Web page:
Abstract 9685: Microrna-126-Containing Endothelial Microparticles Reduce Neointimaformation and Vascular Smooth Muscle Cell Proliferation
Itroduction: Endothelial microparticles (EMP) have been shown to promote vascular regeneration by transferring functional microRNAs, but whether they influence VSMC biology is largely unknown.
Hypothesis: EMP influence neointima formation in a model of acute vascular injury in vivo and VSMC proliferation and migration in vitro.
Methods and Results: After wire injury of the carotid artery, mice treated with EMP showed a significantly reduced neointima formation (0.63±0.03 vs. 0.47±0.04,p<0.05, n=8). Furthermore, VSMCs treated with EMP displayed significantly reduced proliferation and migration capacities in vitro, both critical steps in neointima formation. In order to dissect the underlying mechanisms of EMP-promoted inhibition of VSMC proliferation and neointima formation, Taqman microRNA-array was performed and microRNA (miR)-126 was identified as the predominantly expressed miR in EMP. Furthermore, miR-126 was transported into recipient VSMC by EMP. Interestingly, expression of miR-126 target protein LRP6, regulating VSMC proliferation, was reduced in VSMCs after EMP treatment. Genetic knockdown of miR-126 in EMP abrogated EMP-mediated inhibition of LRP6 expression and subsequently VSMC migration and proliferation in vitro and neointimaformation in vivo, suggesting a crucial role of miR-126 in EMP-mediated neointima formation reduction. Finally, expression analysis of miR-126 in circulating MPs in 176 patients with CAD revealed that patients with high level of miR-126 within circulating MPs have a significantly reduced MACE- and revascularization rate in a 6-year follow up period, supporting a central role for miR-126 in MPs in the regulation of vascular health.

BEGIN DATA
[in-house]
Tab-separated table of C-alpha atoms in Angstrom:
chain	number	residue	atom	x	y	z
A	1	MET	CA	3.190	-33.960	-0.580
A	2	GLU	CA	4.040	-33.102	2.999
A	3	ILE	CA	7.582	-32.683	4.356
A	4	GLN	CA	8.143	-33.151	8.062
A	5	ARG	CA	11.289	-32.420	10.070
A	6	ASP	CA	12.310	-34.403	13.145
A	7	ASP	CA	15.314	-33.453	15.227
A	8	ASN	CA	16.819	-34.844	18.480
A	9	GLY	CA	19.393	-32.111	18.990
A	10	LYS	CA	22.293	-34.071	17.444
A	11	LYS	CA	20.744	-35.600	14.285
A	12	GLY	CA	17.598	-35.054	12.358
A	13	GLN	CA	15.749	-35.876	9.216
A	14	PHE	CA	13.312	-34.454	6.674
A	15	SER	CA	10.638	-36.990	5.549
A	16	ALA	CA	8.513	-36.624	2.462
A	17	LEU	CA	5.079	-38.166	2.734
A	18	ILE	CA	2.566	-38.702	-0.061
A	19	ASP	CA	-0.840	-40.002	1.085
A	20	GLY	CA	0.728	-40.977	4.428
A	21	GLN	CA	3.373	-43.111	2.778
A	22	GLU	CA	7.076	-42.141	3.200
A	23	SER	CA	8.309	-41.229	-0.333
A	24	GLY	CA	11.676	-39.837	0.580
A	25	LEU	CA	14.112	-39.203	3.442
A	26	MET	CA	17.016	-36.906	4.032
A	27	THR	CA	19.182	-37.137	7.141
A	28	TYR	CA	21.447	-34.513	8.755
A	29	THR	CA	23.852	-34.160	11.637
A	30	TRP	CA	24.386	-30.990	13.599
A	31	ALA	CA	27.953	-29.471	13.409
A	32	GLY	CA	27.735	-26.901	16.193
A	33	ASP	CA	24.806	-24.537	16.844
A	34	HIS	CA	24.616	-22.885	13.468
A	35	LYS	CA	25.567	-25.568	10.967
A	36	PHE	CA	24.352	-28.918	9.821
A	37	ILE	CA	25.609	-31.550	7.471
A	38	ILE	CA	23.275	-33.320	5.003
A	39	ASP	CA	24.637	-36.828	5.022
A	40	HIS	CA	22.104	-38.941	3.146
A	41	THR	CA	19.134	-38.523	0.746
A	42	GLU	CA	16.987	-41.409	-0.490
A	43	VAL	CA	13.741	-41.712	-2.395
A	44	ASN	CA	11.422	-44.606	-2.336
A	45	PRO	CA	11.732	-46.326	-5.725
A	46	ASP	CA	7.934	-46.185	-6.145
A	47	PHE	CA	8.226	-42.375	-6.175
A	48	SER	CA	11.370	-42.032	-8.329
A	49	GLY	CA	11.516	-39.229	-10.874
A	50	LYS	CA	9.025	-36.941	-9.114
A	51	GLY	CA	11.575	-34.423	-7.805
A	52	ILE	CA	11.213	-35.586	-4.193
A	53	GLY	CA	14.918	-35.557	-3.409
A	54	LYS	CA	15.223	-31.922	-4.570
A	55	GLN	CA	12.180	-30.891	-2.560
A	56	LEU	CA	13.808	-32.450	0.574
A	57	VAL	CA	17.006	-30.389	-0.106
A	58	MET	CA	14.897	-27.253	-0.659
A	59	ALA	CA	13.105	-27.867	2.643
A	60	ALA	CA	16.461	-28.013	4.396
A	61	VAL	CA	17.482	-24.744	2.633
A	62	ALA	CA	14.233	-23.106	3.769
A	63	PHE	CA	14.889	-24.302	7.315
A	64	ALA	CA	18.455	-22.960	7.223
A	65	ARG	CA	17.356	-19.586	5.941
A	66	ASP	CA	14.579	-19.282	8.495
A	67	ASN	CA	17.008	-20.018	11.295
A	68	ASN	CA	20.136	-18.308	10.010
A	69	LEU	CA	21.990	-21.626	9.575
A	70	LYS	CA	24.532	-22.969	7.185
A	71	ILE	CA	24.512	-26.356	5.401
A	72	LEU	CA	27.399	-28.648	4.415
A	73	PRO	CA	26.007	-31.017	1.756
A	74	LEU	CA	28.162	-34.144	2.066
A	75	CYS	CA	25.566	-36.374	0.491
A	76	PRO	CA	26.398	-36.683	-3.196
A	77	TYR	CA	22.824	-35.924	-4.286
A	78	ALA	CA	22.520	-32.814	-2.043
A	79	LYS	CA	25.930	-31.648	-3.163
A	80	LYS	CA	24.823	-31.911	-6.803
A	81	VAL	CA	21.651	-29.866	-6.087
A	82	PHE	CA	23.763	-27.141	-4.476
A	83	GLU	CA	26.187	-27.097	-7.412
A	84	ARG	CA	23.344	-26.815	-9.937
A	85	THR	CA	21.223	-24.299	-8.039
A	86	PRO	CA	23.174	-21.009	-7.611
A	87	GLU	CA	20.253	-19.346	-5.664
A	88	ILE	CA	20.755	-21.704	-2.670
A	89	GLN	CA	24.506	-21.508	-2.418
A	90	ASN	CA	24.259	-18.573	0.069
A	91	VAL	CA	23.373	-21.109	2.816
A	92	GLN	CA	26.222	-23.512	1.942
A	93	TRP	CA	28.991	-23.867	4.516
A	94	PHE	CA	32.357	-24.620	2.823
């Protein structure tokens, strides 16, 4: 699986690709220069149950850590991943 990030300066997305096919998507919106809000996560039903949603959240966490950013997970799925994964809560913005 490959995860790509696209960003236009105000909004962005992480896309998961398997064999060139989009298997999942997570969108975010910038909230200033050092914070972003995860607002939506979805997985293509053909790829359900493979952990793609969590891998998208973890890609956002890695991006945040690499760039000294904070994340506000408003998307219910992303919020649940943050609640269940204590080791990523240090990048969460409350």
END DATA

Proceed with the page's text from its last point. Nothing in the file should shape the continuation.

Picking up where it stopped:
Conclusions: EMP reduce neointima formation in a model of acute arterial injury in vivo and decrease proliferation and migration of vascular smooth muscle cells in vitro. The transfer of mir-126 by EMP and subsequent inhibition of LRP6 expression in VSMCs might be a possible pathway.
Author Disclosures: F. Jansen: None. T. Stumpf: None. G. Nickenig: None. N. Werner: None.
- © 2014 by American Heart Association, Inc.